Some pastors argue “true Christians” will remain immune to the virus, and that only sinners need worry about catching coronavirus and transmitting it to others. They posit that God is sending a message that the end is near through the virus, and letting His presence be known in the world through a natural disaster.

As a result, some Christians, including self-ascribed evangelicals, claim invincibility against coronavirus. On March 23, Clay Jenkins, who presides as judge of Dallas County, Texas, issued a shelter-in-place proclamation, one that echoes similar decisions made by cities, counties and states across America.

That same day, churches across Dallas held their first online services, following weeks of encouraging their parishioners to meet on site in spite of weeks of advice from the Centers for Disease Control and Prevention to begin social distancing.

Yet, even in front of an online audience, American evangelical preachers promote the idea of a plague as a sign of God’s wrath toward sinners, citing the Book of Revelation as a more reliable text on these matters than any peer-reviewed epidemiological study.

I am alarmed by the dangerous religious reactions of modern evangelicals.

I teach courses on pandemics and culture at Southern Methodist University; my students have even created digital maps that follow similarly dangerous religious resisters to quarantine. They observed that regions that experienced high numbers of plague deaths were also home to religious resisters to quarantine.

The same invincible attitude that emboldened the flagellants is in  some measure with us today. Just as the Black Death was understood to be a punishment for sin, we see some Christian groups ignoring public health directives.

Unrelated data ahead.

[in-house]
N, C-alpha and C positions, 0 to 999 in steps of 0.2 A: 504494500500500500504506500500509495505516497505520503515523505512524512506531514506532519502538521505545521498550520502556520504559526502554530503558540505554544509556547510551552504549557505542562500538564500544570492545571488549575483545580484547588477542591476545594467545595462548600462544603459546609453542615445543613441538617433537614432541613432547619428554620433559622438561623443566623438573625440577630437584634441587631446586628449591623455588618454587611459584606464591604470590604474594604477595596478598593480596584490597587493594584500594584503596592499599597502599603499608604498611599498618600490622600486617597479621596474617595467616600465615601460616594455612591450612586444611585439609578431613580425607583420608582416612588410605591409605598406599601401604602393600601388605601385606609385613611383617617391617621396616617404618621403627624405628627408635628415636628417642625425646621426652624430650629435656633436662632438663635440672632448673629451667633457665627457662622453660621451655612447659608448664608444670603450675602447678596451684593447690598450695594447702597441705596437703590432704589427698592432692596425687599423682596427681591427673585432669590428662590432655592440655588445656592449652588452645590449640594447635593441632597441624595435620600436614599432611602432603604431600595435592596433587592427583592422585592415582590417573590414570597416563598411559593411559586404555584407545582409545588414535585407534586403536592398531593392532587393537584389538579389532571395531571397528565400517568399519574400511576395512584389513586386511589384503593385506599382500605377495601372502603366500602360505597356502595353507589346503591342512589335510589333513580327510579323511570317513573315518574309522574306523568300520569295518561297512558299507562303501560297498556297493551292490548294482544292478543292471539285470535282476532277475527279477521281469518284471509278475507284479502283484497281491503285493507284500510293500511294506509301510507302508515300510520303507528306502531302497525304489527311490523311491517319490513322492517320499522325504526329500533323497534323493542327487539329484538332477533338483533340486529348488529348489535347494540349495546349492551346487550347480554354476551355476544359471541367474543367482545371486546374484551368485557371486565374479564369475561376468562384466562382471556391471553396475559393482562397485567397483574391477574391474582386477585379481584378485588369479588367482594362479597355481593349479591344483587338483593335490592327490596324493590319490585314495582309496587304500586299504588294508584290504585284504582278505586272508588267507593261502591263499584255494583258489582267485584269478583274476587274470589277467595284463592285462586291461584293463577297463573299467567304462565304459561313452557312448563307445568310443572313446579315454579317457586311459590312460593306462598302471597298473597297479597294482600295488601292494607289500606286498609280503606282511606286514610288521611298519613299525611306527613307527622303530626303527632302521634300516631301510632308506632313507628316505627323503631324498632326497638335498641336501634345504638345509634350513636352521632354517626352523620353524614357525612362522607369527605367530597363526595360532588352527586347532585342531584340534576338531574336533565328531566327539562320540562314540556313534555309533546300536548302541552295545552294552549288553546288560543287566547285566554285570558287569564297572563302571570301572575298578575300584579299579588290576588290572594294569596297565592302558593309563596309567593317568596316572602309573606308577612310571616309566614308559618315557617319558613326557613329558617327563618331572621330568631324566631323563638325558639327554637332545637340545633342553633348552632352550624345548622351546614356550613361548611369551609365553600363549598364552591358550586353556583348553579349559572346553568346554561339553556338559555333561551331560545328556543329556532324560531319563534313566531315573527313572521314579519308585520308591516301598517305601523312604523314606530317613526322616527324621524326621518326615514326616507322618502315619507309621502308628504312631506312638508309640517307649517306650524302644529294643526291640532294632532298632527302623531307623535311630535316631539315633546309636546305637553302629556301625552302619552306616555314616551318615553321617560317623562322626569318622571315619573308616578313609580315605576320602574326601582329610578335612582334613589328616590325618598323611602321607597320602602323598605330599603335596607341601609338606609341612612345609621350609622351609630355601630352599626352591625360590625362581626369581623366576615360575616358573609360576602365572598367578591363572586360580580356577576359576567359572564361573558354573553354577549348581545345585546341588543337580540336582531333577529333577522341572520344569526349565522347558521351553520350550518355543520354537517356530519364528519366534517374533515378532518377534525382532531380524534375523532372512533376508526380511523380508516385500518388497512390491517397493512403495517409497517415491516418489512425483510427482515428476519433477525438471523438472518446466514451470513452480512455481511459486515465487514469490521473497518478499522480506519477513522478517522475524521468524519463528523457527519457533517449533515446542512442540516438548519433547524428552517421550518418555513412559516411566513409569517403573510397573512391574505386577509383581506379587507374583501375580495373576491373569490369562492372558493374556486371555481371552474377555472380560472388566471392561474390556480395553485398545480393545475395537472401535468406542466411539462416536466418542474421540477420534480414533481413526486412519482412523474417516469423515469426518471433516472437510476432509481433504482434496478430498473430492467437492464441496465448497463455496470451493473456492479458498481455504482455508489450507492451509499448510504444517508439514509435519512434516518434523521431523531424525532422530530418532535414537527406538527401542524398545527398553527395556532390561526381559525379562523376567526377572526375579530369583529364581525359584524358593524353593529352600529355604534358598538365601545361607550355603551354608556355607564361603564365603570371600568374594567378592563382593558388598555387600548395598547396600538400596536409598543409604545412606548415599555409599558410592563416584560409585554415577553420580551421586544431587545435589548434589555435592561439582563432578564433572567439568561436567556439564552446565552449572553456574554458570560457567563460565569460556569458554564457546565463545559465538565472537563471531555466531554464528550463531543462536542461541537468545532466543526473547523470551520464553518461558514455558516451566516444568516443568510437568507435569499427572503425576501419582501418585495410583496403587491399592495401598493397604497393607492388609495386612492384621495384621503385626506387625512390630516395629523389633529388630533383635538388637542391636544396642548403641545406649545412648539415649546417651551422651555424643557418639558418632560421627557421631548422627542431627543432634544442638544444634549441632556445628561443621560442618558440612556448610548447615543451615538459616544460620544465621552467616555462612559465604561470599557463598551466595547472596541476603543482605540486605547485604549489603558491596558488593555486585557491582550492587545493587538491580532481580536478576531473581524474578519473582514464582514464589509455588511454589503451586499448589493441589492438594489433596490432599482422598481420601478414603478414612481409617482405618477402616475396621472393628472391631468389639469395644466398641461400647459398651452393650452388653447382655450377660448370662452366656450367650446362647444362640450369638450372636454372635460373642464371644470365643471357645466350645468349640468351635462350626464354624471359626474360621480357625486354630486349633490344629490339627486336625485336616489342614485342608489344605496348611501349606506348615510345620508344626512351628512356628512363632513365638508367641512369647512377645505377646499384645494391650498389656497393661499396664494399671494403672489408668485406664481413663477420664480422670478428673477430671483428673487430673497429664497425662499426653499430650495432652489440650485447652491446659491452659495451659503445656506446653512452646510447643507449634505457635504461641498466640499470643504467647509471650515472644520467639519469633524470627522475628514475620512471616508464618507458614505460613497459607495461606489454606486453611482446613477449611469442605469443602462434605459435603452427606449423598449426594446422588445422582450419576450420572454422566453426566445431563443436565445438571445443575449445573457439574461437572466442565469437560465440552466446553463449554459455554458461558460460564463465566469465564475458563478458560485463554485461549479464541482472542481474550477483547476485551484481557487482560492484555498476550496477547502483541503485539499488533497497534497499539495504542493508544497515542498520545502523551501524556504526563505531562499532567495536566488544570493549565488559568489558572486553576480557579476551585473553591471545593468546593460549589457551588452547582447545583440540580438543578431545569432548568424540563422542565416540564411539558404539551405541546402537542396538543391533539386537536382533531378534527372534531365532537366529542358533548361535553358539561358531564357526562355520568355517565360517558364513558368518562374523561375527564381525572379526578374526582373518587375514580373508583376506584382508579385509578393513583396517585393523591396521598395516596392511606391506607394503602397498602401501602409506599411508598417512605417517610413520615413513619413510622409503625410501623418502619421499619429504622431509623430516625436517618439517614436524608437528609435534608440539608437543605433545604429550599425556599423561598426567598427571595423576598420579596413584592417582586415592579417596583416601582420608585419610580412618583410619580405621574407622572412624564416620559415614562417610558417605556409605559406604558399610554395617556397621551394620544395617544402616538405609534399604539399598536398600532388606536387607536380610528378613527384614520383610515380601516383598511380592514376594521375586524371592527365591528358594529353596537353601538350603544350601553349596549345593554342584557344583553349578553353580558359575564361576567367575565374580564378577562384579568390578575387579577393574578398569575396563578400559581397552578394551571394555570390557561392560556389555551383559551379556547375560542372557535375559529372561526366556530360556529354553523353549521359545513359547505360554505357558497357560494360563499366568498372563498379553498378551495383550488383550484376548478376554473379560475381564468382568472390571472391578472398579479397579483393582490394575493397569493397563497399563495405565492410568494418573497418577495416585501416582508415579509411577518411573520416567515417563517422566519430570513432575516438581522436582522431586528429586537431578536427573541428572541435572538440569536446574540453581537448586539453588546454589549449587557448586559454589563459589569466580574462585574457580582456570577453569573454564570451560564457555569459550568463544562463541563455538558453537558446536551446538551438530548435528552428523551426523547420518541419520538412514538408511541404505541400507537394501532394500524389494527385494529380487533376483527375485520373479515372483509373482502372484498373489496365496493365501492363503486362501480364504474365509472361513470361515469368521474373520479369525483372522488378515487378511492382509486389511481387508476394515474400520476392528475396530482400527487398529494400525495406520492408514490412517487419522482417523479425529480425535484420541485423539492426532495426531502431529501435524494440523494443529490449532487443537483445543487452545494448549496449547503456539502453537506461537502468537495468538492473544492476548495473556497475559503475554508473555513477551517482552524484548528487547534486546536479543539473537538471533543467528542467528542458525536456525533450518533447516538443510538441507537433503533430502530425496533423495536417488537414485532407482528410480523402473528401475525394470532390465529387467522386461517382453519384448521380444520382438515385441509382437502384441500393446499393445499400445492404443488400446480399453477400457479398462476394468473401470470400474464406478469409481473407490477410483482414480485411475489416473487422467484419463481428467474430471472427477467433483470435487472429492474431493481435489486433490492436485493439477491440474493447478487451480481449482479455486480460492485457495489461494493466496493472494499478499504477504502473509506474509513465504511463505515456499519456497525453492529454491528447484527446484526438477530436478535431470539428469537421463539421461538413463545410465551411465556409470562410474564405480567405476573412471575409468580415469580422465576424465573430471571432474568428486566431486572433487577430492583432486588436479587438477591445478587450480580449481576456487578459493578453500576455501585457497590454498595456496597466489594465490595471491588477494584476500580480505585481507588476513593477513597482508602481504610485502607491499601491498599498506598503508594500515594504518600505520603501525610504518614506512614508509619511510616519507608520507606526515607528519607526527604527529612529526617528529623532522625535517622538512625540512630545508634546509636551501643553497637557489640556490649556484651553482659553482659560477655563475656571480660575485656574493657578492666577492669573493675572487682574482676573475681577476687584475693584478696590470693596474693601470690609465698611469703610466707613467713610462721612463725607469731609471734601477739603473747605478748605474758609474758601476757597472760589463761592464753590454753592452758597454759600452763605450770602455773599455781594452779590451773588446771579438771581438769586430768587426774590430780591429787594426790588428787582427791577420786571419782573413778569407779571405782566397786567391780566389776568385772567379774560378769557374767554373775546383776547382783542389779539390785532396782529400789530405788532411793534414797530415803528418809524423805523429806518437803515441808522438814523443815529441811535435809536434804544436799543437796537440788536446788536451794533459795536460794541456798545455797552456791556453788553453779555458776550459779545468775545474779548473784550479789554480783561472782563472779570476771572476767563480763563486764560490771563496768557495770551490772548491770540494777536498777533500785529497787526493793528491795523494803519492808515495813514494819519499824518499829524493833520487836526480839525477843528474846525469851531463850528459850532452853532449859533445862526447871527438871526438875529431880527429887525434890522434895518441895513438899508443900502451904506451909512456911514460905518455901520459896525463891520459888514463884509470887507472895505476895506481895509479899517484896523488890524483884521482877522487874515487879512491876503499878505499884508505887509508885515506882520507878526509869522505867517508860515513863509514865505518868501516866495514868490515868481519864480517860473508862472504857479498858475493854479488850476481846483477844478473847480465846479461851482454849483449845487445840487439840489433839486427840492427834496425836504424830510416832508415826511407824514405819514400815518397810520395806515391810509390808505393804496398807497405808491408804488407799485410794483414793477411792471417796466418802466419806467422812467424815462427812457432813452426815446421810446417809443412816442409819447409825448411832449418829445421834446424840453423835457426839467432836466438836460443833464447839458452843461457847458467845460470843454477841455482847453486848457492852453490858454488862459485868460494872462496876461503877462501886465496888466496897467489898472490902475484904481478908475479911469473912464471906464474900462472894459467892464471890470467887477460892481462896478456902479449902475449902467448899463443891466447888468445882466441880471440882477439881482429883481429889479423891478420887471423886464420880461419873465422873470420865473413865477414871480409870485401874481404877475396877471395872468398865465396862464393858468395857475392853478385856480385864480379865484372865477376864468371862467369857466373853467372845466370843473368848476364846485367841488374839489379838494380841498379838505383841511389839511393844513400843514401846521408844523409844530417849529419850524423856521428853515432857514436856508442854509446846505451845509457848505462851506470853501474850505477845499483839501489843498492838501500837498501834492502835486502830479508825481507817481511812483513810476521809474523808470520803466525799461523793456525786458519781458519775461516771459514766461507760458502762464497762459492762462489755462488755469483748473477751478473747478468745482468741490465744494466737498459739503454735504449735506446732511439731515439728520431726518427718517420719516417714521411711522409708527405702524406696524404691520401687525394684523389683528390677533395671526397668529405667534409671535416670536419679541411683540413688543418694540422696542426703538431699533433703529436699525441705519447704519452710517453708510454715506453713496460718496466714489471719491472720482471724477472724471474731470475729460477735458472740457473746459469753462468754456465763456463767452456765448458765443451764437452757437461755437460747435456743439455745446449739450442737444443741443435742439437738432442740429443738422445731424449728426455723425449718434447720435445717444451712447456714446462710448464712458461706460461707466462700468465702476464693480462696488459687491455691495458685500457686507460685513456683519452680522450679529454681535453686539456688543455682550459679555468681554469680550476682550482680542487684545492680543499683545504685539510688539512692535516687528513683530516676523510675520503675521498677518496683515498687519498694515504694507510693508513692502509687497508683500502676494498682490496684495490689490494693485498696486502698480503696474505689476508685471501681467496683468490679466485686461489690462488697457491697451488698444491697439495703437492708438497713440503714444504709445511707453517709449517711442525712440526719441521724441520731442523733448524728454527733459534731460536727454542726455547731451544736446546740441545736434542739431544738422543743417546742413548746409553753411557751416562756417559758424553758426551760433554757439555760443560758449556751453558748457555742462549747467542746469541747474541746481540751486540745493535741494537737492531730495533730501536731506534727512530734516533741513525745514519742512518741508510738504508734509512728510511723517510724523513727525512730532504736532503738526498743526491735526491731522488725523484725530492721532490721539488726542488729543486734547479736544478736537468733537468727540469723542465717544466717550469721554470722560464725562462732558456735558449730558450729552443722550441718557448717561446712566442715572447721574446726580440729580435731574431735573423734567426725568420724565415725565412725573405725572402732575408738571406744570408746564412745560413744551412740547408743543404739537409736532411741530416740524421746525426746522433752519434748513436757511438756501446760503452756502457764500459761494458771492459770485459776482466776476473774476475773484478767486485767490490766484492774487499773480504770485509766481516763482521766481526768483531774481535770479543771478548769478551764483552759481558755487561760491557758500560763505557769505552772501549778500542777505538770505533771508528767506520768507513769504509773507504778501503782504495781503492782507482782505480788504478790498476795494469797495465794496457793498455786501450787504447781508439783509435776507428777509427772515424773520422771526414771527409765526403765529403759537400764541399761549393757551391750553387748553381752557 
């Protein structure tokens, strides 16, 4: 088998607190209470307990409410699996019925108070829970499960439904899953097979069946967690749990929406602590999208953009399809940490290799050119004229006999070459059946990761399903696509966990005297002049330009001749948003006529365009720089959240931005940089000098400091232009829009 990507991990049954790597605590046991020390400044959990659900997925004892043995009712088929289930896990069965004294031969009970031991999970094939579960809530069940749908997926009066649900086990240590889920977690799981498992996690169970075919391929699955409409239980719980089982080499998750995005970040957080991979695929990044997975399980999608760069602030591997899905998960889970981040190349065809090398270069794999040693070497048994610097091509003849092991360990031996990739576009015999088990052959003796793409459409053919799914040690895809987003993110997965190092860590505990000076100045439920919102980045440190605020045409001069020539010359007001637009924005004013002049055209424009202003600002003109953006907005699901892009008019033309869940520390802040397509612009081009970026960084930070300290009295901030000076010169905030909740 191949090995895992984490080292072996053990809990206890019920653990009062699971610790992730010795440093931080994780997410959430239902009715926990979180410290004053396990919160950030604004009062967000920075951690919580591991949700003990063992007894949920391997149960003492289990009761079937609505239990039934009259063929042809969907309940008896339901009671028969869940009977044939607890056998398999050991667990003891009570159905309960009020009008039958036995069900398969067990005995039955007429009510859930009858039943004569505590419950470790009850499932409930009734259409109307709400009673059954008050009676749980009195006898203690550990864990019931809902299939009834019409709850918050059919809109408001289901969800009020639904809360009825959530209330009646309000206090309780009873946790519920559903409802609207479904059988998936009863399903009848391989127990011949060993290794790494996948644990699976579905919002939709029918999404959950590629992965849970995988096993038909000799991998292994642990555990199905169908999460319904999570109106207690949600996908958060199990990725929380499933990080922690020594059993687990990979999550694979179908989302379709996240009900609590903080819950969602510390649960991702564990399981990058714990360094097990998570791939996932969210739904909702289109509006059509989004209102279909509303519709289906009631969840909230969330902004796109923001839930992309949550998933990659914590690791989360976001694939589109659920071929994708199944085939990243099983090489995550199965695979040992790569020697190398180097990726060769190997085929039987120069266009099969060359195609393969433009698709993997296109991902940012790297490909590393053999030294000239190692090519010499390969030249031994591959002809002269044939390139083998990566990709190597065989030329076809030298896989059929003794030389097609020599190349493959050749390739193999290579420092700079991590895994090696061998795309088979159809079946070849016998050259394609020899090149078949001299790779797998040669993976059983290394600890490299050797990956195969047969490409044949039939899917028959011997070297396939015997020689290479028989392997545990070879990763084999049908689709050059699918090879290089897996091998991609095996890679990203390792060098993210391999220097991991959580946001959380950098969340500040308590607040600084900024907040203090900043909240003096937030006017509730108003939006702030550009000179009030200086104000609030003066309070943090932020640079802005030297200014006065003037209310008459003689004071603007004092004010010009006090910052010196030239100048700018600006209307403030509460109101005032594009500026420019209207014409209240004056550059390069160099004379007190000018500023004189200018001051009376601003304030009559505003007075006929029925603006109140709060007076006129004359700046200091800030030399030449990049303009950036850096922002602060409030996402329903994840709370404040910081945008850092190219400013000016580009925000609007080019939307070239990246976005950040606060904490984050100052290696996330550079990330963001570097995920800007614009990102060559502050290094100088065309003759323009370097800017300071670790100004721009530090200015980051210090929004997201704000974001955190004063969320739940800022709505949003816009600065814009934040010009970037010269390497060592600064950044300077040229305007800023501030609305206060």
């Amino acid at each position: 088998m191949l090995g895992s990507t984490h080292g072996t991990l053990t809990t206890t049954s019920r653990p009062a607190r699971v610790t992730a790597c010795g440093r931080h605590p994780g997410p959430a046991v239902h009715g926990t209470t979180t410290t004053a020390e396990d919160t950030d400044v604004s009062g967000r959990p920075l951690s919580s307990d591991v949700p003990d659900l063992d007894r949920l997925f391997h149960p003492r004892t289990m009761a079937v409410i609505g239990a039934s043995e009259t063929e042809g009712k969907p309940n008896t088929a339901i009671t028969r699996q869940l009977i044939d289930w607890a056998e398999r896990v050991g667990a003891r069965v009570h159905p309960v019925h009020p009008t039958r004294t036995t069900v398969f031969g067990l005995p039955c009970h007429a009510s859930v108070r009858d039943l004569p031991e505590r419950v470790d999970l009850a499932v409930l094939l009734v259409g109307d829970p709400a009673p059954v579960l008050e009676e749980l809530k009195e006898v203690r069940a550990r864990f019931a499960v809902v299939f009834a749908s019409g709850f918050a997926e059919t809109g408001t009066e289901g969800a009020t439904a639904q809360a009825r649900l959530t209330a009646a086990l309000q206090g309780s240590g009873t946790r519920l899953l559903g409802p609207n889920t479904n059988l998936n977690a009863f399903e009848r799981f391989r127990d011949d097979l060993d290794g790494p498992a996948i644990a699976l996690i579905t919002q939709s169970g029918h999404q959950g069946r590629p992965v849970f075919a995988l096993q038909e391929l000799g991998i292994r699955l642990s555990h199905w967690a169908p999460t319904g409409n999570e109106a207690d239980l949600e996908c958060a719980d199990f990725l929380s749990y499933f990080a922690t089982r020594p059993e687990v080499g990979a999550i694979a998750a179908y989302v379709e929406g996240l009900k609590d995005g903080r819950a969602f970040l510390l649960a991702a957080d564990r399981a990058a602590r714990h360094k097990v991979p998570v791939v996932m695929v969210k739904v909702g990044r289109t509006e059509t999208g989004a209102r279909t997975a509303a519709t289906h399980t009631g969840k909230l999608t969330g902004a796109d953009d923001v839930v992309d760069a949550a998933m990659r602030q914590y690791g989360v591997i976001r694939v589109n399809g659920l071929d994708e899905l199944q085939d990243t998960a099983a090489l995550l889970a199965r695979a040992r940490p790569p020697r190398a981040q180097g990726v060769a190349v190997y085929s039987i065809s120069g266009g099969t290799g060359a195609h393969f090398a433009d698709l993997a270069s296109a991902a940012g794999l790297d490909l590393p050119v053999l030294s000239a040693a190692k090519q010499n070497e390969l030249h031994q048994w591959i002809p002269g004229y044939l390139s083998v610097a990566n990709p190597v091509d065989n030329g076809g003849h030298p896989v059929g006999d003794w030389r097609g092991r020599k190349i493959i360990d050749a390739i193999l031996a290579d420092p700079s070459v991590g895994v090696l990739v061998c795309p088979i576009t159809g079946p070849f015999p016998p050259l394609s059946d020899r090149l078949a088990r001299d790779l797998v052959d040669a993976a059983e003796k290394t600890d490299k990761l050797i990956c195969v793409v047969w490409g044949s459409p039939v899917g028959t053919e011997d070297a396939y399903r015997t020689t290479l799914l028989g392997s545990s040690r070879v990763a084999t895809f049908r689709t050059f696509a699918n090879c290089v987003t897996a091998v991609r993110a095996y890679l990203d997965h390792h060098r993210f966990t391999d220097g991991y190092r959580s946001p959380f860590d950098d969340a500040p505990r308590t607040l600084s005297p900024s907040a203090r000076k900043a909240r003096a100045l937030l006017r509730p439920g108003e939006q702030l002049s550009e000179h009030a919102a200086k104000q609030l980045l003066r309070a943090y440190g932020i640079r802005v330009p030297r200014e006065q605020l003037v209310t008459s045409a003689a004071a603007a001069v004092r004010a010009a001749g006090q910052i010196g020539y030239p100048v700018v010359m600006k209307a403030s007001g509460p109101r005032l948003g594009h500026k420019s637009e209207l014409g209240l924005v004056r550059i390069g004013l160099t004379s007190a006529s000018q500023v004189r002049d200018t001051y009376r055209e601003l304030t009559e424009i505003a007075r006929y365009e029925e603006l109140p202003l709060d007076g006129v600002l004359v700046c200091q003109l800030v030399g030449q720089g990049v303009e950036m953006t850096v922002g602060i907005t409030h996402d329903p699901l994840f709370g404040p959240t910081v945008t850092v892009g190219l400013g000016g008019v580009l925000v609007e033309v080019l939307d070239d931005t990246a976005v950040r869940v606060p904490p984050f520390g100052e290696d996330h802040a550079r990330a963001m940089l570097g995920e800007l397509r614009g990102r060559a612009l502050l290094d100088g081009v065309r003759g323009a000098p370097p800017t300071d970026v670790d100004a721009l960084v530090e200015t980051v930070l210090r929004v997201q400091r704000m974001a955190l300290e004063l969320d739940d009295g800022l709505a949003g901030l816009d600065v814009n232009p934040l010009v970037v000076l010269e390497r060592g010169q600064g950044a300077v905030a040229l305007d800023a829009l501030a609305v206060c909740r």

But just as mainstream 14th-century believers disapproved of the flagellants — the Holy Roman Emperor, the University of Paris’ theology department and Pope Clement IV condemned the movement as preying upon people’s fears — we in the United States are fortunate to have more reasoned church leaders speaking out endorsing public health practices.

The Catholic Diocese of Dallas is hosting masses over video conference, and encouraging churchgoers to pray for the sick at home. Churches in Dallas are providing drive-thru religious services, which would maintain spiritual closeness while adhering to social distancing guidelines as much as possible.

The flagellant movement and other episodes of “invincible” congregations throughout history provide lessons for us today. Communities respond to the existential threat posed by pandemics in religious ways. Being face-to-face with the divine transcends any social distancing measures a government might recommend, now as it did in the Middle Ages.

Yet, while most Christian denominations have offered alternatives to their parishioners, some groups continue to resist quarantine, infecting others and growing sick themselves as a result.

Surely then, this virus poses a threat to the entire human family, and not just some anonymous “sinners” deserving of divine punishment.